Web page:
At Law. Indictment against Asa P. Potter for violating the national banking laws. For statement of facts, see preceding case, 56 Fed. Rep. 83. Frank D. Allen, U. S. Dist. Atty. W. S. B. Hopkins and Henry D. Hyde, for defendant. PUTNAM, Circuit Judge. On the 11th of November, 1892, the indictment in this case was partly reviewed by an opinion filed in U. S. v. Potter, (No. 1,211,) 56 Fed. Rep. 83. In that opinion the conclusion was reached that, so far as any counts in it charged the accused with making false entries in reports attested by him as a director, they must be held bad, because they connected him with them only as director, and did not contain any allegation that he was president of the association, and could not be aided in this deficiency by the other counts. The counts in which he was described as president, charging him with making false entries in reports, were substantially approved, barring only two questions, as follows: First. 'Whether the fact that the tenor of the reports, as set out, showing that they were apparently verified by the cashier, raises a legal presumption that any entry made in them by the pres· ident would be in the nature of spoliation, and therefore only a fictitious, forged, or unauthorized entry, within the meaning of those words as explained in connection with the indictments against Jonas H. French and Thomas Dana, filed in U. S. v. Potter, (No. 1,211.) Second. These counts allege that the reports were made, "as required by law to be made, to the said comptroller of the currency," "in pursuance of the request of said comptroller, and upon and according to a form duly prescribed by said comptroller, * * * and were each one of the five reports duly required by law to be made to the said comptroller during said year last above mentioned, * * * and purported to show, as required by law, and did in substance and effect purport to indicate * * * in detail and under appropriate heads the resources and liabilities * * * at the close of its business on said twenty-eighth day of February, which said twenty-eighth day of February was * * * the day which said comptroller had duly specified, * * * which said report was * * * a report * * * in that behalf duly required by law to be made to said comptroller, and which said report was * * * of the tenor following." Here the report is set out by its tenor in full, and on the face of the tenor it appears to be attested by the cashier, and verified by three directors; but there is no allegation in either count that it was so verified and attested, unless that is covered by the words already cited, "duly required by law." Passing by these questions for the moment, I will take up the counts 1 to 18, each inclusive, touching the alleged false entries
UNITED STATES 'lI. POTTER.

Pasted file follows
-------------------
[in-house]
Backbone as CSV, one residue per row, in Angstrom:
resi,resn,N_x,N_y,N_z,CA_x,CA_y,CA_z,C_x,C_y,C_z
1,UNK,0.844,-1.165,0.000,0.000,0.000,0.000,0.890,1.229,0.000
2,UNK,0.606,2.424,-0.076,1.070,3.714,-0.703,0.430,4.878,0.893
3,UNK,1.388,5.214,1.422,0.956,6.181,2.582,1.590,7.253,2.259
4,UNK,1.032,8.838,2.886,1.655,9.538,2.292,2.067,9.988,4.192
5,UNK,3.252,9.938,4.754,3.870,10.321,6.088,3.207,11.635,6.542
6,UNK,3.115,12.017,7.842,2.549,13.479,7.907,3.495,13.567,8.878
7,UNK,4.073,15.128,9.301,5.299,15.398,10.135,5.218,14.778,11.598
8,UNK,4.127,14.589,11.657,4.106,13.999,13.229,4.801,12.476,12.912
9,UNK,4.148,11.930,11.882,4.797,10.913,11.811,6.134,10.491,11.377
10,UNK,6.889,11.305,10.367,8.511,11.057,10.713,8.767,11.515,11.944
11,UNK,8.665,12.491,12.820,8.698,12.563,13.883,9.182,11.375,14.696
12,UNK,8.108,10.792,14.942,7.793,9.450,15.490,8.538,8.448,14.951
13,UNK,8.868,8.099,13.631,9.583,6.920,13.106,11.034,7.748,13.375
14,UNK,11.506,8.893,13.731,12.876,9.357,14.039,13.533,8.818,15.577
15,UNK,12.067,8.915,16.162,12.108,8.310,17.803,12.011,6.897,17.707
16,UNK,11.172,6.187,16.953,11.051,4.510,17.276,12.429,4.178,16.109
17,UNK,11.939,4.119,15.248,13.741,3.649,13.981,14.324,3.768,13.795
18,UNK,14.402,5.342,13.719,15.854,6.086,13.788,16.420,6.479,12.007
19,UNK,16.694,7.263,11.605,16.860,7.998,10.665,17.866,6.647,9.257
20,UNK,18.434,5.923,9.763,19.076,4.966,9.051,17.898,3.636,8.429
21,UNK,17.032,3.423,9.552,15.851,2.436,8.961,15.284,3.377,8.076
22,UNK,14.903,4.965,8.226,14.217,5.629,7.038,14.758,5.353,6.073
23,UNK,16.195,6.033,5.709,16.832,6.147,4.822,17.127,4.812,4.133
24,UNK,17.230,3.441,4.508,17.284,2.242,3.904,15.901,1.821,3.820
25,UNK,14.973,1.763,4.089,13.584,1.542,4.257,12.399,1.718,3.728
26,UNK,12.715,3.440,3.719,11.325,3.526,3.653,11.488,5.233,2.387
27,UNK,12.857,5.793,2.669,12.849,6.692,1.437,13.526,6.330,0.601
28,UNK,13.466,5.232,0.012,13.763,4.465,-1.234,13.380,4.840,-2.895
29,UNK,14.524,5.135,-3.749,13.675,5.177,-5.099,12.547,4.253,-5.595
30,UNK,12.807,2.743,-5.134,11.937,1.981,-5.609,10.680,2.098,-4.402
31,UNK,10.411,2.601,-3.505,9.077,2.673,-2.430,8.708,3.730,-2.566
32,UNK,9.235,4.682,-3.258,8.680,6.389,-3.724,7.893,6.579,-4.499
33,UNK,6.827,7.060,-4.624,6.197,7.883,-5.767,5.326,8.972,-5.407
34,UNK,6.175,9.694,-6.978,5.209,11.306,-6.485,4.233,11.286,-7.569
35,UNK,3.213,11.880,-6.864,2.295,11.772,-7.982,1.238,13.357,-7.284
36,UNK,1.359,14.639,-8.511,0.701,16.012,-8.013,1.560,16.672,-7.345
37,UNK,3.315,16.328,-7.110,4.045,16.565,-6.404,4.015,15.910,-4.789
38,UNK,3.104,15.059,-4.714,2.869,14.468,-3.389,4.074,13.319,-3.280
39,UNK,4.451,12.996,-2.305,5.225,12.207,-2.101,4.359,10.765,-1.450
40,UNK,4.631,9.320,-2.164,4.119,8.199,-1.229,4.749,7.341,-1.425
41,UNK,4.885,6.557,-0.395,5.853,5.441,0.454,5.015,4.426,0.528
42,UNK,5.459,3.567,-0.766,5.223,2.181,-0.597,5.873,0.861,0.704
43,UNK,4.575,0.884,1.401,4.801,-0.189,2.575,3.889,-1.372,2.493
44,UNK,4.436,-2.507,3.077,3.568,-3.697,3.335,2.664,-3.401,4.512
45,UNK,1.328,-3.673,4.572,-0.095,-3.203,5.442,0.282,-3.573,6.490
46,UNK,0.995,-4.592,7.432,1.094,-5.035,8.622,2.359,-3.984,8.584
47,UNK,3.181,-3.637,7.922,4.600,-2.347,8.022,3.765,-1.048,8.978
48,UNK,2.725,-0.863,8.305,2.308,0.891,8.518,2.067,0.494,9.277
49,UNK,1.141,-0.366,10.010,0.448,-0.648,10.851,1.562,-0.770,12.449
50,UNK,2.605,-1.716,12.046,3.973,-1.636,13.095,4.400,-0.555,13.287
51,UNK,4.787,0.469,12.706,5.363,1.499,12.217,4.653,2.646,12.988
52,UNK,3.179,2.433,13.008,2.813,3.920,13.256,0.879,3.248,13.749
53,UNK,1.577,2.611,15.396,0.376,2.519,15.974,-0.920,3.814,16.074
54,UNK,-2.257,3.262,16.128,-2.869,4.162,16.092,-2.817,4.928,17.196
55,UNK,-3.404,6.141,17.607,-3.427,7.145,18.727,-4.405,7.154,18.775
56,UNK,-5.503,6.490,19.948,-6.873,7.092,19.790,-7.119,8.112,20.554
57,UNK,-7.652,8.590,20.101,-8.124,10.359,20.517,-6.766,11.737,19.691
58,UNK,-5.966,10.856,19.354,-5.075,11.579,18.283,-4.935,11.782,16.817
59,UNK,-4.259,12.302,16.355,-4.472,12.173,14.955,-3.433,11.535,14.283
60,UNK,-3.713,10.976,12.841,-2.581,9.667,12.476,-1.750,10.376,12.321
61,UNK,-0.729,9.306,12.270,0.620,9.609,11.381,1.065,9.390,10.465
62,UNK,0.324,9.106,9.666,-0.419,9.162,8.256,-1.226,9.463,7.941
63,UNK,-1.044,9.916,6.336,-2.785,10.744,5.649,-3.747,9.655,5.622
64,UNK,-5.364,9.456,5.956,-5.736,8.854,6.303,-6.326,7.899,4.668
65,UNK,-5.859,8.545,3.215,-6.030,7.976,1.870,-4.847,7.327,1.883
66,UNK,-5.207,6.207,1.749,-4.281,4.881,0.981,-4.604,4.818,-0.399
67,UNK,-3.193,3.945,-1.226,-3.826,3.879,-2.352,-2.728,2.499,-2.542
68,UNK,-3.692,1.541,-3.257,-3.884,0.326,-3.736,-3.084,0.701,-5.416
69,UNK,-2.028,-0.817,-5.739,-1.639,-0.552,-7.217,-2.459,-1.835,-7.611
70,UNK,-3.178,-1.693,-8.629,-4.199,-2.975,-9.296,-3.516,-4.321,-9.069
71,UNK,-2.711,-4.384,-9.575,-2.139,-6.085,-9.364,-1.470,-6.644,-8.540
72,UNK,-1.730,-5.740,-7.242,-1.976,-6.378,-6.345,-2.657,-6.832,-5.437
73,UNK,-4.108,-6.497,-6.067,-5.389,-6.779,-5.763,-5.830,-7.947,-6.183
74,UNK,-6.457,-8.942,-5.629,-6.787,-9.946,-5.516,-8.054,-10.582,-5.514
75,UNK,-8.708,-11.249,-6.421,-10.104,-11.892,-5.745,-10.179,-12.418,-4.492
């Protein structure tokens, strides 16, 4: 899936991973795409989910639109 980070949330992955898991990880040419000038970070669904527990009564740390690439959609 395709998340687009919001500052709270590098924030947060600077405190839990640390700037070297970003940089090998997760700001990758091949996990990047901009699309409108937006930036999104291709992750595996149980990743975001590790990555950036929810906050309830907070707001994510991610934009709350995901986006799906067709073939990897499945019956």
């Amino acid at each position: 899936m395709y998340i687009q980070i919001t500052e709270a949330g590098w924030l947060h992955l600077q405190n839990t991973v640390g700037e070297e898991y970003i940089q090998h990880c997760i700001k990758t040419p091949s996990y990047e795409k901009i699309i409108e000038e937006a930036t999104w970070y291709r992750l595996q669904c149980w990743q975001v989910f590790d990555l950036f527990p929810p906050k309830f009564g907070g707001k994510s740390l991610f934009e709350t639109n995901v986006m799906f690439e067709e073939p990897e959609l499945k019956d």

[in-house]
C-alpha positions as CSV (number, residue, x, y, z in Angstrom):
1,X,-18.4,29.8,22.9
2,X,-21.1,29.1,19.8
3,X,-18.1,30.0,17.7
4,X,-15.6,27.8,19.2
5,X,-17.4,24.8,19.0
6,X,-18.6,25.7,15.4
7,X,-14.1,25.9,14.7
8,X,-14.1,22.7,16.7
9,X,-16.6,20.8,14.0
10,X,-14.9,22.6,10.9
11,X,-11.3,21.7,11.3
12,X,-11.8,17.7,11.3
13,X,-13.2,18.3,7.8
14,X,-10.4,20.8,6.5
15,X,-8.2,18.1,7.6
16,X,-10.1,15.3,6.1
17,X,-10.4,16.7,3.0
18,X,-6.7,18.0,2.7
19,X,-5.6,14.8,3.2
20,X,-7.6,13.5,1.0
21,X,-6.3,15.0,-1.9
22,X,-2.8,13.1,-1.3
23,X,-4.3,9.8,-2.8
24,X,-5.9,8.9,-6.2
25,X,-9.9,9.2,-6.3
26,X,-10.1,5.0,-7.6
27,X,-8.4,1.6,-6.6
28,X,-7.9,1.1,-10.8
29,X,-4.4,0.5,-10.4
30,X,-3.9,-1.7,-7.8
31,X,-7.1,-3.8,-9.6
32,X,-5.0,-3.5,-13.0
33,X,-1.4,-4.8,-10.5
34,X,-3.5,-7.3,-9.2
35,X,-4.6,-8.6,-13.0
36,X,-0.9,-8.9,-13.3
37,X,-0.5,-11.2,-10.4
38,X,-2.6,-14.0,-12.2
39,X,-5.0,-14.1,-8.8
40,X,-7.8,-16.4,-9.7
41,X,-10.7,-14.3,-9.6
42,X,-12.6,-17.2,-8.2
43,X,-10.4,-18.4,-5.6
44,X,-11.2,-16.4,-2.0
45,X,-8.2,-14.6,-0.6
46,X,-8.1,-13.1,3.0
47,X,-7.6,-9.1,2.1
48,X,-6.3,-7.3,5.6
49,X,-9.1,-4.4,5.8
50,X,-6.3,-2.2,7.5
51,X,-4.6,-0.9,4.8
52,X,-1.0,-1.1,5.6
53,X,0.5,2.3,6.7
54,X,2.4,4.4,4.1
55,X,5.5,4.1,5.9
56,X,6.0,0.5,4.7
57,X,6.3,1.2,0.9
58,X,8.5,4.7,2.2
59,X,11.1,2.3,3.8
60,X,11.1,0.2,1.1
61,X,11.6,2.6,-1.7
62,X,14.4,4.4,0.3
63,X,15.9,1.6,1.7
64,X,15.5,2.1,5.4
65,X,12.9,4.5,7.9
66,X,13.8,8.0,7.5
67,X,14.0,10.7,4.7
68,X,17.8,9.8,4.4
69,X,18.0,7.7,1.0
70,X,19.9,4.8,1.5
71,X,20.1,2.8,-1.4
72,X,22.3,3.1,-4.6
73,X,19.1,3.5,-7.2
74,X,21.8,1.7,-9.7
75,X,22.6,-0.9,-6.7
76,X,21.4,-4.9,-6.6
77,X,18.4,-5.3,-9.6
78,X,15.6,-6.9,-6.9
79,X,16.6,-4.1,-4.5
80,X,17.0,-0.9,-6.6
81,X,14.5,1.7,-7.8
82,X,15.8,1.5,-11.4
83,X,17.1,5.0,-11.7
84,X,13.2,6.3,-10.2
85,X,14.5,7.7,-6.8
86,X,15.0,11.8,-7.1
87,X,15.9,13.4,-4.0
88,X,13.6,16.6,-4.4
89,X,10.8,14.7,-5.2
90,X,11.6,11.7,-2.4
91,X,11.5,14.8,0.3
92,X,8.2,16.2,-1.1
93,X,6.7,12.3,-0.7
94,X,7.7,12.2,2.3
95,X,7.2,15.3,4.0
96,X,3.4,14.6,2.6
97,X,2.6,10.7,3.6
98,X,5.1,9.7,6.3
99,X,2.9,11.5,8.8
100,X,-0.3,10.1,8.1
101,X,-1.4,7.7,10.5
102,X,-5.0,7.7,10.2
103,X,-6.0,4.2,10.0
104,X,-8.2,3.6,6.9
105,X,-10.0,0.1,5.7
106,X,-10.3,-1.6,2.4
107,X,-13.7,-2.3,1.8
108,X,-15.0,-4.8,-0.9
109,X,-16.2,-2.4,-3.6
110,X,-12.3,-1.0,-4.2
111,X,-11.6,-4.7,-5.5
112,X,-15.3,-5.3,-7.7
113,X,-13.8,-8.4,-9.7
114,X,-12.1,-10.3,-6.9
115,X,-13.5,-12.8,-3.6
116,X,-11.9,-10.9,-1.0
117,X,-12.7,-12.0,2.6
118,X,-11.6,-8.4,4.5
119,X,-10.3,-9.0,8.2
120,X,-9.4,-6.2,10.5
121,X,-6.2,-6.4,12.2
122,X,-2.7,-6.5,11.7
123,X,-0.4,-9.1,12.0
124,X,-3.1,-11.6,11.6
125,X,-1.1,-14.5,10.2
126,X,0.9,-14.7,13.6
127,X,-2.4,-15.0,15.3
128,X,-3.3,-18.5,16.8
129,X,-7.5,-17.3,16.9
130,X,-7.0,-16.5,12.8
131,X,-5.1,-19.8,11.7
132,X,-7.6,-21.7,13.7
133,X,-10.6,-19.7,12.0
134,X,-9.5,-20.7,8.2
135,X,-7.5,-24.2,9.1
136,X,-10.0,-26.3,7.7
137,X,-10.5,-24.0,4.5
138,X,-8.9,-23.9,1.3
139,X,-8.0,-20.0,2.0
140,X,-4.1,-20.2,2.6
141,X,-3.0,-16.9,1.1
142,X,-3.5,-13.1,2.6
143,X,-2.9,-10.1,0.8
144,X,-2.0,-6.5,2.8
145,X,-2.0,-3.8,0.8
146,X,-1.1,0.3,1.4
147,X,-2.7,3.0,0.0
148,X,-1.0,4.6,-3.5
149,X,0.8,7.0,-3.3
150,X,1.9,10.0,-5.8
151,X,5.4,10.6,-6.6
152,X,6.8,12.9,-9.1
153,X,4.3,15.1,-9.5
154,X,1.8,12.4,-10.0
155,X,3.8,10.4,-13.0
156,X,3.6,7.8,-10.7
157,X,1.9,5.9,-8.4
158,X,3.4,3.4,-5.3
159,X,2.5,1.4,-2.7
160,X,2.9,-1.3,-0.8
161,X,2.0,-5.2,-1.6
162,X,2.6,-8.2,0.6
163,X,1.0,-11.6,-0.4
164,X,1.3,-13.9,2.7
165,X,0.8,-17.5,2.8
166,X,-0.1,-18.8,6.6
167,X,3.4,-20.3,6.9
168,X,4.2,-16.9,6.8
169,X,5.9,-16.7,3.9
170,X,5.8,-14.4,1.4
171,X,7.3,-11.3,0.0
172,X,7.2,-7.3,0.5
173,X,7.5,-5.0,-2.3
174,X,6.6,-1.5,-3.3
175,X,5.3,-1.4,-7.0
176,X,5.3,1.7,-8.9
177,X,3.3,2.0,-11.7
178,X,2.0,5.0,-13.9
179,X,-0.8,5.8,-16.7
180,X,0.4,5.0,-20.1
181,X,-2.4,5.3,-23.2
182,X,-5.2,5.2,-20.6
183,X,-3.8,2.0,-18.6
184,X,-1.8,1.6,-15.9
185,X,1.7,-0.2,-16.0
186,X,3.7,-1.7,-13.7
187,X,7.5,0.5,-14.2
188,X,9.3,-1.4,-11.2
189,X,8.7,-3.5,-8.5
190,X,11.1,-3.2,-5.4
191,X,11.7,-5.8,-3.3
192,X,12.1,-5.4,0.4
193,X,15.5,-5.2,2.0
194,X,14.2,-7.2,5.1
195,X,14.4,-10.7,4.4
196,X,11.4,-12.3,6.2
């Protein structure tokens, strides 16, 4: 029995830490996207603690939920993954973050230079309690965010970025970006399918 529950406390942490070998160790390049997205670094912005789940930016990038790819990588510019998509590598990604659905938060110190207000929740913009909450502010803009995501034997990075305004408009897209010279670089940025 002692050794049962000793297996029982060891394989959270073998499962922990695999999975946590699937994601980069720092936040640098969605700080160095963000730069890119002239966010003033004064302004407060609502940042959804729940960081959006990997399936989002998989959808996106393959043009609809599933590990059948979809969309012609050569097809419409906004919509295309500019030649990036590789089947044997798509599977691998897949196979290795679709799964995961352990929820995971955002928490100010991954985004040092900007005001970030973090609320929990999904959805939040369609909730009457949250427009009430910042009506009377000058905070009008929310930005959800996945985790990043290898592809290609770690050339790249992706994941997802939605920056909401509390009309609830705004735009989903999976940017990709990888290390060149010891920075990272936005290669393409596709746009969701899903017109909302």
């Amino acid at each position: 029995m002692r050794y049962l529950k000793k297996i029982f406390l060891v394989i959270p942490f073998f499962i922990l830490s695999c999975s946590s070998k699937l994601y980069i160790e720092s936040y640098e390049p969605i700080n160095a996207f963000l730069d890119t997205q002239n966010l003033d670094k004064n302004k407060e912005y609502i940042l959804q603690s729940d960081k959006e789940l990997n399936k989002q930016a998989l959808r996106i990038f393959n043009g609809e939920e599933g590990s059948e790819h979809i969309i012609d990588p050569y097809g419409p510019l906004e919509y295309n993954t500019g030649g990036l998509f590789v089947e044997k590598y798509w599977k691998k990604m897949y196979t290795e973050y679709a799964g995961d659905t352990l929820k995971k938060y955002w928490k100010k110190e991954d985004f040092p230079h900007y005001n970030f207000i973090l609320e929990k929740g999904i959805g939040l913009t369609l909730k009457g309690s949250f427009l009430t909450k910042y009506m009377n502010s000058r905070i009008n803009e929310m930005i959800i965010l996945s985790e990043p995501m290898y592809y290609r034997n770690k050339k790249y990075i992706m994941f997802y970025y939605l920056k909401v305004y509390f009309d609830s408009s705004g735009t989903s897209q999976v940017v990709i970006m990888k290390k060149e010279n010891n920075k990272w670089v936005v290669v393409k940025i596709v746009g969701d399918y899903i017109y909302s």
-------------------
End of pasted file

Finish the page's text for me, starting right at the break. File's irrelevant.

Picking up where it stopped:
in the books, of the bank. To these the counsel for the accused at the first argument made 10 specific objections. Objections 1, 2, 6, 9, and 10, touching the allegations of intent, are met by the form of counts approved in U. S. v. Britton, 107 U. S. 655,2 Sup. Ct. Rep. 512. Objection 3, that the false entries were not of a nature to deceive, and 5, that there is no allegation that the gold, legal tenders, and gold certificates which these counts allege were not in the paying teller's department, were 'in no othe'l' department of the bank, and all the suggestions contained in 5, except so far as they relate to matters which might be proven in defense, are met by the rulings in U. S. v. Britton, 107 U. S. at page 664, 2 Sup. Ct. Rep. 512. Objection 4, that, when the entry is not by it.,elf intelligible, the context should be set out, does not apply under the circumstances of this case. The context wO,uld need to be set out when it so far modifies an entry as to be in presumption of law a part of it; otherwise not. On this point the pleader is clearly within U. S. v. Britton, 107 U. S. at page 663, 2 Sup. Ct. Rep. 512. The clerical slip relied on in objection 7 is plainly made and corrected by what follows. That the references to U. S. v. Britton, 108 U. S. 193, 2 Sup. Ct Rep. 526, relied on in objection 3, have no application to this case, follows inevitably from the conclusions in Id., 107 U. S. 655, 2 Sup. Ct. Rep. 512. Indeed, through all these 18 counts the pleader has followed with precision the forms approved in the latter. The court therefore holds to be good all the counts, 1 to 18, each inclusive, false entries in books, repeating what was said in the opinion of the court in No. 1,211, (U· .s. v. Potter, 56 Fed. Rep. 83,) that, for the reasons there stated, the court is not hereby prejudiced as to any points touching these counts which have not been brought to its attention. At the reargument, counsel for the accused made an additional point against these counts, because the books to which they relate are described as "note teller's cash book" and "paying teller's cash book," and claimed that there was a radical distinction between this case and U. S. v. Britton, 107 U. S. 655, 2 Sup. Ct. Rep. 512, because it appears negatively that the entries in such books could not have been within the line of duty of the president. In substance, the counsel claimed that in this respect there is an incon· gruity similar to that which appeared in the indictments French and Dana, in that the indictments them as direct· ors with making false entries in reports, over which, as mere individual directors, the presumption of law is that they have no authority or power. It is true, as a matter of fact, there is an incongruity in thi9 particular to which counsel call attention; but there was the same incongruity in U. S. v. Britton, 107 U. S. 655, 2 Sup. Ct. Rep. 512, in which the president was charged with making false entries in a book of the association known as ''Profit and Loss, Number Six." It cannot be denied that by the common practice of banking